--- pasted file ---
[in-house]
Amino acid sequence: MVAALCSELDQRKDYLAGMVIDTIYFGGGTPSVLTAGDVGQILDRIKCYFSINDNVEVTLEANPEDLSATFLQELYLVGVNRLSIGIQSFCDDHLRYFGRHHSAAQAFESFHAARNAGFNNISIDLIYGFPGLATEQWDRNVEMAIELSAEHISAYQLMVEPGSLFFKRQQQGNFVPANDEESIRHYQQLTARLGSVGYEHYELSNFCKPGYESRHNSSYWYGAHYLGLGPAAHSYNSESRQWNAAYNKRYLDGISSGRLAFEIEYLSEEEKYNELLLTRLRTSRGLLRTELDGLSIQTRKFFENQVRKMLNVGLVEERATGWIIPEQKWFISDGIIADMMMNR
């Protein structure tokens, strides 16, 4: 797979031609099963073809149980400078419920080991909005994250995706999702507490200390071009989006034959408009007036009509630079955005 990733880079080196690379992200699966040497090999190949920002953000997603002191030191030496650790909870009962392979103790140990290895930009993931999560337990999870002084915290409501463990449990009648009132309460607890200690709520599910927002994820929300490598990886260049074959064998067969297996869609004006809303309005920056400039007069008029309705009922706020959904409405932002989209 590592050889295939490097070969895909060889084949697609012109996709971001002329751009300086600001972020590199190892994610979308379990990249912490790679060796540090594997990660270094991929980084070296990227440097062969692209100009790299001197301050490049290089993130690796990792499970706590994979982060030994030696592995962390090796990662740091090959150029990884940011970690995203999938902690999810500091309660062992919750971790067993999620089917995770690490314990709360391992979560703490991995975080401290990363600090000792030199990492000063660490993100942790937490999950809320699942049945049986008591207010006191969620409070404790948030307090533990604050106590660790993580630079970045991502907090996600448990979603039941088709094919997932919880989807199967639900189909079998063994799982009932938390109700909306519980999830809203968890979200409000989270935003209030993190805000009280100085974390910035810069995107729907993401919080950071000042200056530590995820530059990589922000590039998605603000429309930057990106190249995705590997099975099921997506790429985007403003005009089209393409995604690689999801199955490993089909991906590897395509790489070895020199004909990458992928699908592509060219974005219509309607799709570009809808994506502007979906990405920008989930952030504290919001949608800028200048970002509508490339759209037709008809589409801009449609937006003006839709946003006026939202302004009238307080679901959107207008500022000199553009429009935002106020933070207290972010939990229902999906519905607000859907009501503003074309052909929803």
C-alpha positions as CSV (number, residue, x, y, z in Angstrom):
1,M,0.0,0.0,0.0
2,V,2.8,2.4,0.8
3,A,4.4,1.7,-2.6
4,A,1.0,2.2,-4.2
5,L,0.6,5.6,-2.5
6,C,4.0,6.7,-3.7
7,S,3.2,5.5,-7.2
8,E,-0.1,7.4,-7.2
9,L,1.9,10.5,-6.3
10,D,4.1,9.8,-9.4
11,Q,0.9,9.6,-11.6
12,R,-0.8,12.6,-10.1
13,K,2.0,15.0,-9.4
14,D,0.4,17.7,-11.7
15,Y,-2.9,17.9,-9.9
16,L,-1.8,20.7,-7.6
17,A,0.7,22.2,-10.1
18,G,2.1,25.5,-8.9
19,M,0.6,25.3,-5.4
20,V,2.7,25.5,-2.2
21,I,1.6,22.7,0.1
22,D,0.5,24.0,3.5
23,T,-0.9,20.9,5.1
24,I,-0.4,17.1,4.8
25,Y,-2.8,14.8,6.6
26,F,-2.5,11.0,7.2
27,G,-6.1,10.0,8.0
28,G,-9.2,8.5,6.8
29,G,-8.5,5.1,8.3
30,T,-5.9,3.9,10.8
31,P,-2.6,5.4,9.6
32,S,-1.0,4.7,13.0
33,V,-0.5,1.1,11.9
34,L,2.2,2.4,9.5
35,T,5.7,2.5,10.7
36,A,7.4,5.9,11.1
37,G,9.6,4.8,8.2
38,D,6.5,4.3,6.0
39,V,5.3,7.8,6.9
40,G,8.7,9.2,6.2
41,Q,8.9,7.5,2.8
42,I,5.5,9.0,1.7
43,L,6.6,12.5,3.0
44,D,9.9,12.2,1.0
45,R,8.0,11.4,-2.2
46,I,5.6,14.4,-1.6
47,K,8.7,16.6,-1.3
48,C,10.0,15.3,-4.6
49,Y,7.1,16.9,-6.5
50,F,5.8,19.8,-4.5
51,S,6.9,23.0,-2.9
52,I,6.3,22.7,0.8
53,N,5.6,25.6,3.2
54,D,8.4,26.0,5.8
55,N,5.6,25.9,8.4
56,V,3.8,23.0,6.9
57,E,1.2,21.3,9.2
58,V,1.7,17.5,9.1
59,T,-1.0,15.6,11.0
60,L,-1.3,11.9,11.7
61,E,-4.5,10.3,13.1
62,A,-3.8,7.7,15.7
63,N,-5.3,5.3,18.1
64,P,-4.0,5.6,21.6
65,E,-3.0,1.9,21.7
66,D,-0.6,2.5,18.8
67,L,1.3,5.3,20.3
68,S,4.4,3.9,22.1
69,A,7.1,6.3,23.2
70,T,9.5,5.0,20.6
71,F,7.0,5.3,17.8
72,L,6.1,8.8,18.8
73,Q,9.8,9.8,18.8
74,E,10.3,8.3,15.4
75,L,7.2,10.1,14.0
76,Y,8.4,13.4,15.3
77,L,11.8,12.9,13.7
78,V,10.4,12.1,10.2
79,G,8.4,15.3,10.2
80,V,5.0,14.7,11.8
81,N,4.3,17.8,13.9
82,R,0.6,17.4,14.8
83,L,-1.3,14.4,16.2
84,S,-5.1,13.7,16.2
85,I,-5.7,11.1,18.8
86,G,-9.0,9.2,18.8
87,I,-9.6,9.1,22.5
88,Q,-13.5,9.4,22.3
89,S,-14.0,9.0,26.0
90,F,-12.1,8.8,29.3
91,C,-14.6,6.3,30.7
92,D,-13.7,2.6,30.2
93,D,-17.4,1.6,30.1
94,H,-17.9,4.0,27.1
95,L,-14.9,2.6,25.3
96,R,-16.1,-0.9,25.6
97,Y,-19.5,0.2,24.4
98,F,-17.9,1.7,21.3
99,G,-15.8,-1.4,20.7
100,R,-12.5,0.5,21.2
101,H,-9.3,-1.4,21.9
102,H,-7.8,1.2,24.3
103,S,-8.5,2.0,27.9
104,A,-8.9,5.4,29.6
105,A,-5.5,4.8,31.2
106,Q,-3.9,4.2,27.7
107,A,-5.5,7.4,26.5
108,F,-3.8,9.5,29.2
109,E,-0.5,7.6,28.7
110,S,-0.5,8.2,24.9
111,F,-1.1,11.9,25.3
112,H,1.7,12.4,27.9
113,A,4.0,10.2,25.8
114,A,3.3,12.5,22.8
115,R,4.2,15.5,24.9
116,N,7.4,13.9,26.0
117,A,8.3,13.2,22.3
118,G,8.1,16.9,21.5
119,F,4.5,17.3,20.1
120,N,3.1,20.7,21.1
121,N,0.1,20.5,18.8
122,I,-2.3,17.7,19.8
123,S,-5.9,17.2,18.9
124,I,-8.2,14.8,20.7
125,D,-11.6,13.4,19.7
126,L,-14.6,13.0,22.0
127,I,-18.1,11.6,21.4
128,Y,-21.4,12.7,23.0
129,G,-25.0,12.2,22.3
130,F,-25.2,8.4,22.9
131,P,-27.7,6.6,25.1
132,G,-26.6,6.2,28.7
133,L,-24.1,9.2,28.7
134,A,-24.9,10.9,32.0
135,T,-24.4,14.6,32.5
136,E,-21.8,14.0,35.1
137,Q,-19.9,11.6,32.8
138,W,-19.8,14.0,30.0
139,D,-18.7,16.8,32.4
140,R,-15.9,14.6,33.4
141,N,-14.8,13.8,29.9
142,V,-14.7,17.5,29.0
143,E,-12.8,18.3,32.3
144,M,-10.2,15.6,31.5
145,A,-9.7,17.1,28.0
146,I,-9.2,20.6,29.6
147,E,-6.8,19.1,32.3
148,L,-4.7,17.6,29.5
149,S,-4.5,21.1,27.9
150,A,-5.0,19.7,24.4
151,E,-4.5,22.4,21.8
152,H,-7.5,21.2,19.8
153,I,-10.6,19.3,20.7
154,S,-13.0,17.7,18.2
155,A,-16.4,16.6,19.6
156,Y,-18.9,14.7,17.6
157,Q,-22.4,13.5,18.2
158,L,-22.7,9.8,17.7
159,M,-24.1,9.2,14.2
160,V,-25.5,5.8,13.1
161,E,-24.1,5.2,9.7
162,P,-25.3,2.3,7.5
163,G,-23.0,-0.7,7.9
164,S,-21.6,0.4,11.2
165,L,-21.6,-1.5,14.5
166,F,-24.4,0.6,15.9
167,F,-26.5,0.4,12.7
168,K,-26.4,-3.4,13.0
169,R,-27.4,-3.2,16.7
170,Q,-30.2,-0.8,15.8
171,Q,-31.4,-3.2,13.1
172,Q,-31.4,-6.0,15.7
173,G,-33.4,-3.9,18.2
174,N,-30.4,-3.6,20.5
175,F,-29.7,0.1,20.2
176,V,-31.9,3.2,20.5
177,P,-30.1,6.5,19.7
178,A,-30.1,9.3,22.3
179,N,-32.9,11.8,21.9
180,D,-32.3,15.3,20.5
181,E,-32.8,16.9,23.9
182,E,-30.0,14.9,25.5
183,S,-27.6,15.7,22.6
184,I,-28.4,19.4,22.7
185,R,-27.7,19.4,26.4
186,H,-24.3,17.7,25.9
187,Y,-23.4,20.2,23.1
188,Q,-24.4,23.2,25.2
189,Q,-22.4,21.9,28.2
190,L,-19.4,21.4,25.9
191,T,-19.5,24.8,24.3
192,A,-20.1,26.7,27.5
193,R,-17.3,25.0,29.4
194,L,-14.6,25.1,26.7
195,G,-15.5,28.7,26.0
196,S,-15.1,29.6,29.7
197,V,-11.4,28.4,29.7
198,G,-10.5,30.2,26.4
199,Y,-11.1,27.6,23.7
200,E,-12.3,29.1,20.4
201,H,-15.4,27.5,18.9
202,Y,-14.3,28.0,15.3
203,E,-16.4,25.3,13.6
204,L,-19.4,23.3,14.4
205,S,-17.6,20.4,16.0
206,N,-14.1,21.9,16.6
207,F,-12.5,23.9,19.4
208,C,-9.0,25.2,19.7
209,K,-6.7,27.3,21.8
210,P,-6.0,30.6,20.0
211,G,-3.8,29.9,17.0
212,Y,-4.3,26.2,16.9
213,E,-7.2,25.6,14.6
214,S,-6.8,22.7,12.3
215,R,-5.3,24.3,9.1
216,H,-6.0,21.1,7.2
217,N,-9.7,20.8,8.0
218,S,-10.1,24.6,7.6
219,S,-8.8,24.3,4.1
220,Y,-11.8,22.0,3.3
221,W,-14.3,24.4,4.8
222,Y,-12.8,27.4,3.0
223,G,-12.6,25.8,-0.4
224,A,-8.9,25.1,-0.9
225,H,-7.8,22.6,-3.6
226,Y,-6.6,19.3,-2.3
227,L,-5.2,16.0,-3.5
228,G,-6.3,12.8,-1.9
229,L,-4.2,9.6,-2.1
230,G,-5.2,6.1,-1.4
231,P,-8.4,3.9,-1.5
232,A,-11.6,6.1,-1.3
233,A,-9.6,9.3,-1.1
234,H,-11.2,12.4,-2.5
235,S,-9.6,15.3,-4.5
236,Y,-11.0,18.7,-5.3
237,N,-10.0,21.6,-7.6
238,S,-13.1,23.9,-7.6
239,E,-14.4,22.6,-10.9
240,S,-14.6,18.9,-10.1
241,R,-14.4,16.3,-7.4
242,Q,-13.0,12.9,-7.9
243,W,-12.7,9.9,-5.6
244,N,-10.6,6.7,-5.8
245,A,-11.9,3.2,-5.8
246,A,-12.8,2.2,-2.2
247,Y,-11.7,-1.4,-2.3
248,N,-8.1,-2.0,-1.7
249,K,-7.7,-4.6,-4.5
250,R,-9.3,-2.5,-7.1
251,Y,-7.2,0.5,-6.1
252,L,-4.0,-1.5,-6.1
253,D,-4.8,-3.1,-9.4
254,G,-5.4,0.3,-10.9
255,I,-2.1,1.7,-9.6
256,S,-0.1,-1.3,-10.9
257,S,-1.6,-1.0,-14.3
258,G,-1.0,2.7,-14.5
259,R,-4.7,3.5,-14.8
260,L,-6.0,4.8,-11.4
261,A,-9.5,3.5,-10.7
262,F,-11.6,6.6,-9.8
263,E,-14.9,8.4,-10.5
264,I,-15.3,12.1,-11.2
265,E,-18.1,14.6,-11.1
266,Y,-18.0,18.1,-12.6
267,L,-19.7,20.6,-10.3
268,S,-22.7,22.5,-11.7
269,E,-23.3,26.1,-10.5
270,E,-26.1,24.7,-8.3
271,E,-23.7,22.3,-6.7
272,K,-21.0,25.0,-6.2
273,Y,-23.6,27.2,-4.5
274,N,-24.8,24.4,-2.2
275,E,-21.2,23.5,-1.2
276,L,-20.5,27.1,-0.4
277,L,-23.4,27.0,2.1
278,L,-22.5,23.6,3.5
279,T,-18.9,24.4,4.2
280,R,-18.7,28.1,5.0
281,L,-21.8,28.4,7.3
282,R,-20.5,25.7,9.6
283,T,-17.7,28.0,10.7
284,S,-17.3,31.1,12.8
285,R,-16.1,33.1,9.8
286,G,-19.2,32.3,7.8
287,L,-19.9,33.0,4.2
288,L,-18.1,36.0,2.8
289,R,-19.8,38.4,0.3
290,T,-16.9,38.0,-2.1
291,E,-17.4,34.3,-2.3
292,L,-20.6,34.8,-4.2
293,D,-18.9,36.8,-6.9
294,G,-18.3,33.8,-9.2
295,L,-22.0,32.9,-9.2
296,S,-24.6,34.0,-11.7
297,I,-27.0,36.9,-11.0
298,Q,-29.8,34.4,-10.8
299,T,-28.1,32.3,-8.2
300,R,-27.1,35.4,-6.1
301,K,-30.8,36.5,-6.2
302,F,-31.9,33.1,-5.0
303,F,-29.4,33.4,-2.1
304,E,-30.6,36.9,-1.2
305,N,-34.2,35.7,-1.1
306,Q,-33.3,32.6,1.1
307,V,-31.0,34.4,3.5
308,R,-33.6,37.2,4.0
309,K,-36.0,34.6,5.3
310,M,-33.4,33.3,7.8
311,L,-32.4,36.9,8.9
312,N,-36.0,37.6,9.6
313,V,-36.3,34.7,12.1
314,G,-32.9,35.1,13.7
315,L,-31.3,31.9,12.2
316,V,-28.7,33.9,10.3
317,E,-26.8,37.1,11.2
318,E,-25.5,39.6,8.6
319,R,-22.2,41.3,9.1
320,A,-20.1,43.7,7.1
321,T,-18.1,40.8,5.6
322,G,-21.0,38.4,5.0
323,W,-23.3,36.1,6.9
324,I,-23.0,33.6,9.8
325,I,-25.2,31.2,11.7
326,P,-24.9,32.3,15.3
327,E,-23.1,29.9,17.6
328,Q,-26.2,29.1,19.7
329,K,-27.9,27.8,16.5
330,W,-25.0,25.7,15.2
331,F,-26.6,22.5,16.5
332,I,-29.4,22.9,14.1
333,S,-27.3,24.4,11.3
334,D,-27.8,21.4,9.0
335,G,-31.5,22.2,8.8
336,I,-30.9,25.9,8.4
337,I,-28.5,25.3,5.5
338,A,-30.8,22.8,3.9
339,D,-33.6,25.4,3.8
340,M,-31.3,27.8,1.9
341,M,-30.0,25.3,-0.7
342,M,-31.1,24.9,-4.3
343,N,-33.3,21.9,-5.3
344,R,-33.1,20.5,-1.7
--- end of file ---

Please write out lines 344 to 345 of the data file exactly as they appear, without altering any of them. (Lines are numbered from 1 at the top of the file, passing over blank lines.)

340,M,-31.3,27.8,1.9
341,M,-30.0,25.3,-0.7